SACQ is published in partnership with UCT. To access individual articles, refer to the table of contents below
Violence permeates and profoundly affects almost every aspect of our lives in South Africa. It poses a significant threat to the overall health and well-being of our nation and has a negative impact on development. Major strides are being made internationally in how to best respond to provide services for survivors of violence, particularly in the field of gender-based violence. There is, however, an urgent need to complement what is being done in the field of response with primary prevention programming.
Violence can be prevented. Limited evidence on what works to prevent violence before it occurs and the capacity to develop and deliver evidence-based programmes have been major barriers to the prevention agenda – but this is changing. South Africa is leading the way in building evidence for the primary prevention of violence in low- and middle-income countries, particularly in the area of gender-based violence. Promising practices in stopping violence before it starts, based on clear theoretical frameworks, informed by local practices and rooted in risk factors that drive the violence, are available for adaptation and potential scale-up in South Africa. This special edition of SACQ is dedicated to the violence prevention efforts currently underway in the country.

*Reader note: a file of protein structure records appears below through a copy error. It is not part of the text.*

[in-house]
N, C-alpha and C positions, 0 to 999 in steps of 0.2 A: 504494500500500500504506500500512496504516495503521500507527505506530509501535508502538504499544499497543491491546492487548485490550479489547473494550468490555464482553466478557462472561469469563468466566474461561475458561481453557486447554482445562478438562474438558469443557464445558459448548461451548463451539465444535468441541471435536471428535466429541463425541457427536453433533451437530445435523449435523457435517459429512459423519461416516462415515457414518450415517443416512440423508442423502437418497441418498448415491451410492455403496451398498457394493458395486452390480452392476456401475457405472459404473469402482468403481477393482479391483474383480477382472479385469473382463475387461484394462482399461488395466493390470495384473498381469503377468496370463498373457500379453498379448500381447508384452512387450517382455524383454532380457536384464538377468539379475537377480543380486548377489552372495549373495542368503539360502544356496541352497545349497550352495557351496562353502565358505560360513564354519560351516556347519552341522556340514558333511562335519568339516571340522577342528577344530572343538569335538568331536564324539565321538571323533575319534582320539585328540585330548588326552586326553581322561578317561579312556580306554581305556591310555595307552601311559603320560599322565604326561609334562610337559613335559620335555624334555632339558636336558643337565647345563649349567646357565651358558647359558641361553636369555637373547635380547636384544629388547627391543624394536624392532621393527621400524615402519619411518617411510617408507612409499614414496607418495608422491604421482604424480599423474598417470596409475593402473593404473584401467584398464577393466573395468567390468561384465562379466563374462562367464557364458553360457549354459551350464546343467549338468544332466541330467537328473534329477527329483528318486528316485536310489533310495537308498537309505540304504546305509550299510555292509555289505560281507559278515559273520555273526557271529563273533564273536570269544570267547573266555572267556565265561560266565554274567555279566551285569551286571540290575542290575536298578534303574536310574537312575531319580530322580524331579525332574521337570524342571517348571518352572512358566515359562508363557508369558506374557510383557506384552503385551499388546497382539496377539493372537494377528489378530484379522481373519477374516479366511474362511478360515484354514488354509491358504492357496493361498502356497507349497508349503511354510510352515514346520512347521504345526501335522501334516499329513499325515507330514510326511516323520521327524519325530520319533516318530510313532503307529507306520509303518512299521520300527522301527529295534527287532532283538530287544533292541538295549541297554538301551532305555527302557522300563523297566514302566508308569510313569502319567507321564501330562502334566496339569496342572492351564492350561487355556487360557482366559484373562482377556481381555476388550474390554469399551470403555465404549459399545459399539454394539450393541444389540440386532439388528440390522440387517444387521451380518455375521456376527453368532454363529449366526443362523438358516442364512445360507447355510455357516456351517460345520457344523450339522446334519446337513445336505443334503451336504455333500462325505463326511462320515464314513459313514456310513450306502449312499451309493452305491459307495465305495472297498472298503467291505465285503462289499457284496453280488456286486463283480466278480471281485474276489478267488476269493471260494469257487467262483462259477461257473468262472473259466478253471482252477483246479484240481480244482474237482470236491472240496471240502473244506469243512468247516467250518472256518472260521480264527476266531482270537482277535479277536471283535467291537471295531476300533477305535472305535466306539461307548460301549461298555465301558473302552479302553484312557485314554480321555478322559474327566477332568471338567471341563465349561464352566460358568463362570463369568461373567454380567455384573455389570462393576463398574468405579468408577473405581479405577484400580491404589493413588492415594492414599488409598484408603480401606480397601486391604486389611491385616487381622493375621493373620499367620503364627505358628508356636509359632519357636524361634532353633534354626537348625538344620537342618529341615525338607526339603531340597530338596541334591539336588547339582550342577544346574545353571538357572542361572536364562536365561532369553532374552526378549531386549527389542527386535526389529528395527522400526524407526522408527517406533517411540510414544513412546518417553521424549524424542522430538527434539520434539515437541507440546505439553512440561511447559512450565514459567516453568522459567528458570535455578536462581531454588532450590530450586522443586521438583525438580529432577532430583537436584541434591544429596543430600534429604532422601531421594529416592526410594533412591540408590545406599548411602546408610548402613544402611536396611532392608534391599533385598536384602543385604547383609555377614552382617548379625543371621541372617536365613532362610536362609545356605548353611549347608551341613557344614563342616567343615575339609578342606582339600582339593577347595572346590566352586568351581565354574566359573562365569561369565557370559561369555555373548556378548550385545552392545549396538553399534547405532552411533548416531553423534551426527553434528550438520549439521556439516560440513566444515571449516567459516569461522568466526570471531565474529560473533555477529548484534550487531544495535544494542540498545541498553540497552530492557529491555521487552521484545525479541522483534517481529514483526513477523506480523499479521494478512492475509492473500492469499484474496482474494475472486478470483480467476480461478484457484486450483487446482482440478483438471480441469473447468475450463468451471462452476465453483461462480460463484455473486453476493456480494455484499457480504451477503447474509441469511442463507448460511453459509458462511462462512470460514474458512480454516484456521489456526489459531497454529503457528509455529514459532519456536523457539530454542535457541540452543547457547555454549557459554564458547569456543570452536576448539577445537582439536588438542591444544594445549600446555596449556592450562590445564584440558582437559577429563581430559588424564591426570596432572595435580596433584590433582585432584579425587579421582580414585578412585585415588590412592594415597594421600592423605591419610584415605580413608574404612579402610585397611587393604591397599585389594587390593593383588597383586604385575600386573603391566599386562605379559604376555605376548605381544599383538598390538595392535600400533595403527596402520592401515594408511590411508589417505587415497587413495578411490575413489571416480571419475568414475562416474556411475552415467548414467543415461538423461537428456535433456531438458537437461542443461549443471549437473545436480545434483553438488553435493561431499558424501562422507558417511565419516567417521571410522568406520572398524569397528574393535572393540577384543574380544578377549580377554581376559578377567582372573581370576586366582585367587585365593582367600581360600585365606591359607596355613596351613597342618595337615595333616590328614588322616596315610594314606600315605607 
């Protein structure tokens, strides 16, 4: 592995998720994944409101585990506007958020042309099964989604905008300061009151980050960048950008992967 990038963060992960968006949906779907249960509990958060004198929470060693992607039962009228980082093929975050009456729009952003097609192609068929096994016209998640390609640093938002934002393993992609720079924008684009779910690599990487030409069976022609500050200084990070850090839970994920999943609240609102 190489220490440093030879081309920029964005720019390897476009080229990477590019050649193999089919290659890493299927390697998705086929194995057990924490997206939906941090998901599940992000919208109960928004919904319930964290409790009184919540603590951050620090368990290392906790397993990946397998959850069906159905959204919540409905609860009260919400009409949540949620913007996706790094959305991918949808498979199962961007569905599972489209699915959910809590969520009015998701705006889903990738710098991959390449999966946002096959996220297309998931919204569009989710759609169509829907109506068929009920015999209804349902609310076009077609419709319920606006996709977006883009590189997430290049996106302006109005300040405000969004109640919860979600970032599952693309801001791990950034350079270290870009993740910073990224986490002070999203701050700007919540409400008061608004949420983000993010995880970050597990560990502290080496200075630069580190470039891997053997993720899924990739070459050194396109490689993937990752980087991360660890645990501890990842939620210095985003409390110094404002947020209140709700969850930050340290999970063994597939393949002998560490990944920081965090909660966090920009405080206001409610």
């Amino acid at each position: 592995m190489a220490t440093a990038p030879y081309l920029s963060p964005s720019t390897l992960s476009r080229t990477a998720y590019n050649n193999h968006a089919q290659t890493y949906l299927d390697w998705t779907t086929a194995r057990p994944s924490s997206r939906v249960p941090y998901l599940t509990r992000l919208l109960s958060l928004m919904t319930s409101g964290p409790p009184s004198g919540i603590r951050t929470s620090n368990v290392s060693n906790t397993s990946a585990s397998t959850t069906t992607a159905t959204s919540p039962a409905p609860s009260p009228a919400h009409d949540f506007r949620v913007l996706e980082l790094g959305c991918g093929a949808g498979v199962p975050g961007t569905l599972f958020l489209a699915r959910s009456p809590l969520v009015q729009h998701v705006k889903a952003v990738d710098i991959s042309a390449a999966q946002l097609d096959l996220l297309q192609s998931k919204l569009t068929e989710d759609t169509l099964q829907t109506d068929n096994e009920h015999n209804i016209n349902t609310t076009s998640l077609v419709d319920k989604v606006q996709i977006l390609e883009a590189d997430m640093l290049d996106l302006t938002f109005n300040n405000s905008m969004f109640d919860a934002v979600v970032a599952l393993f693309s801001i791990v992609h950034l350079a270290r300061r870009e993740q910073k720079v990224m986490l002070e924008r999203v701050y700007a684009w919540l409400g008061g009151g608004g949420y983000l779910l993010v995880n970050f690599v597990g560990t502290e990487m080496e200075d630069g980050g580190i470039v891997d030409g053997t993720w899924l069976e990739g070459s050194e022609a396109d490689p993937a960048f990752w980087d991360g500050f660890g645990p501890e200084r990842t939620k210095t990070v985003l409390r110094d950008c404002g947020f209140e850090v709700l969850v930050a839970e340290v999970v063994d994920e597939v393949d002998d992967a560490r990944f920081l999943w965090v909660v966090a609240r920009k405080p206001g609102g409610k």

Violence prevention generally falls into three categories: primary, secondary and tertiary. Simply put, primary prevention of violence includes programmes that aim to prevent violence before someone is harmed, while secondary and tertiary prevention are those programmes that intervene early, or follow after violence has occurred, aiming to prevent its recurrence. Primary prevention programmes usually engage with all people, whereas secondary and tertiary prevention programmes work with high-risk groups, victim- survivors or perpetrators.
In this edition of SACQ we focus on primary prevention programmes – those programmes aiming to address the factors that increase the risk of someone perpetrating or becoming a victim of violence. It is important to highlight that all forms of prevention (primary, secondary and tertiary) are important, and in many instances are connected.